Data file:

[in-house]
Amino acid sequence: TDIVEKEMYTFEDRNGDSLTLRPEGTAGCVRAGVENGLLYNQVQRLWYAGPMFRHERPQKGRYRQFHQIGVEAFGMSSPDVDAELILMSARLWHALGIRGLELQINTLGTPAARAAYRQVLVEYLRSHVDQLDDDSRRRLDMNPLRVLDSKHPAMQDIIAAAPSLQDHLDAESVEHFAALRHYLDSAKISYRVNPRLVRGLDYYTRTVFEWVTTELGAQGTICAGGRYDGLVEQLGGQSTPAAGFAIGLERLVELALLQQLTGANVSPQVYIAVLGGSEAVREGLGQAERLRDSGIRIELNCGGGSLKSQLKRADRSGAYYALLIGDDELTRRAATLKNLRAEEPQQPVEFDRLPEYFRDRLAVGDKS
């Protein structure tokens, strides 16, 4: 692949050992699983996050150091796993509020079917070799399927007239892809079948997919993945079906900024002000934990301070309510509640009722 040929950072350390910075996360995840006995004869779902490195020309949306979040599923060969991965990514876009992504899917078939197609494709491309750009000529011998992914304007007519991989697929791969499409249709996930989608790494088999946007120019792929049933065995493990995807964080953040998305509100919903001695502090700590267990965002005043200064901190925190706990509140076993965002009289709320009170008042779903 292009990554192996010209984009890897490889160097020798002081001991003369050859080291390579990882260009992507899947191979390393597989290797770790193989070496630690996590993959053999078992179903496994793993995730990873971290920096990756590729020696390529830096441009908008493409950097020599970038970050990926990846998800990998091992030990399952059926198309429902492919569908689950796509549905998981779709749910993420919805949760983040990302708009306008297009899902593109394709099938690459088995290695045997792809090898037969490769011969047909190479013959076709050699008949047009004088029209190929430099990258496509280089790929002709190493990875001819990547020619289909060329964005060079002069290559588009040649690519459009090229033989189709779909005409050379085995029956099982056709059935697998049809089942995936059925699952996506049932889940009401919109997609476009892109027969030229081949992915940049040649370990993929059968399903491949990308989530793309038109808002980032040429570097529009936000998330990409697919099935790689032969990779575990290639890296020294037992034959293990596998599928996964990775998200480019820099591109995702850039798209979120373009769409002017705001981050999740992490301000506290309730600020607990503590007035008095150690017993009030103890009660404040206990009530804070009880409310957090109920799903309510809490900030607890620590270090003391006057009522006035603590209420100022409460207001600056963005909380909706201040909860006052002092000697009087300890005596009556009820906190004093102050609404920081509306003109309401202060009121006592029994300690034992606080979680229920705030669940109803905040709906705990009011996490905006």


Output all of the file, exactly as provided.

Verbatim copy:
[in-house]
Amino acid sequence: TDIVEKEMYTFEDRNGDSLTLRPEGTAGCVRAGVENGLLYNQVQRLWYAGPMFRHERPQKGRYRQFHQIGVEAFGMSSPDVDAELILMSARLWHALGIRGLELQINTLGTPAARAAYRQVLVEYLRSHVDQLDDDSRRRLDMNPLRVLDSKHPAMQDIIAAAPSLQDHLDAESVEHFAALRHYLDSAKISYRVNPRLVRGLDYYTRTVFEWVTTELGAQGTICAGGRYDGLVEQLGGQSTPAAGFAIGLERLVELALLQQLTGANVSPQVYIAVLGGSEAVREGLGQAERLRDSGIRIELNCGGGSLKSQLKRADRSGAYYALLIGDDELTRRAATLKNLRAEEPQQPVEFDRLPEYFRDRLAVGDKS
């Protein structure tokens, strides 16, 4: 692949050992699983996050150091796993509020079917070799399927007239892809079948997919993945079906900024002000934990301070309510509640009722 040929950072350390910075996360995840006995004869779902490195020309949306979040599923060969991965990514876009992504899917078939197609494709491309750009000529011998992914304007007519991989697929791969499409249709996930989608790494088999946007120019792929049933065995493990995807964080953040998305509100919903001695502090700590267990965002005043200064901190925190706990509140076993965002009289709320009170008042779903 292009990554192996010209984009890897490889160097020798002081001991003369050859080291390579990882260009992507899947191979390393597989290797770790193989070496630690996590993959053999078992179903496994793993995730990873971290920096990756590729020696390529830096441009908008493409950097020599970038970050990926990846998800990998091992030990399952059926198309429902492919569908689950796509549905998981779709749910993420919805949760983040990302708009306008297009899902593109394709099938690459088995290695045997792809090898037969490769011969047909190479013959076709050699008949047009004088029209190929430099990258496509280089790929002709190493990875001819990547020619289909060329964005060079002069290559588009040649690519459009090229033989189709779909005409050379085995029956099982056709059935697998049809089942995936059925699952996506049932889940009401919109997609476009892109027969030229081949992915940049040649370990993929059968399903491949990308989530793309038109808002980032040429570097529009936000998330990409697919099935790689032969990779575990290639890296020294037992034959293990596998599928996964990775998200480019820099591109995702850039798209979120373009769409002017705001981050999740992490301000506290309730600020607990503590007035008095150690017993009030103890009660404040206990009530804070009880409310957090109920799903309510809490900030607890620590270090003391006057009522006035603590209420100022409460207001600056963005909380909706201040909860006052002092000697009087300890005596009556009820906190004093102050609404920081509306003109309401202060009121006592029994300690034992606080979680229920705030669940109803905040709906705990009011996490905006």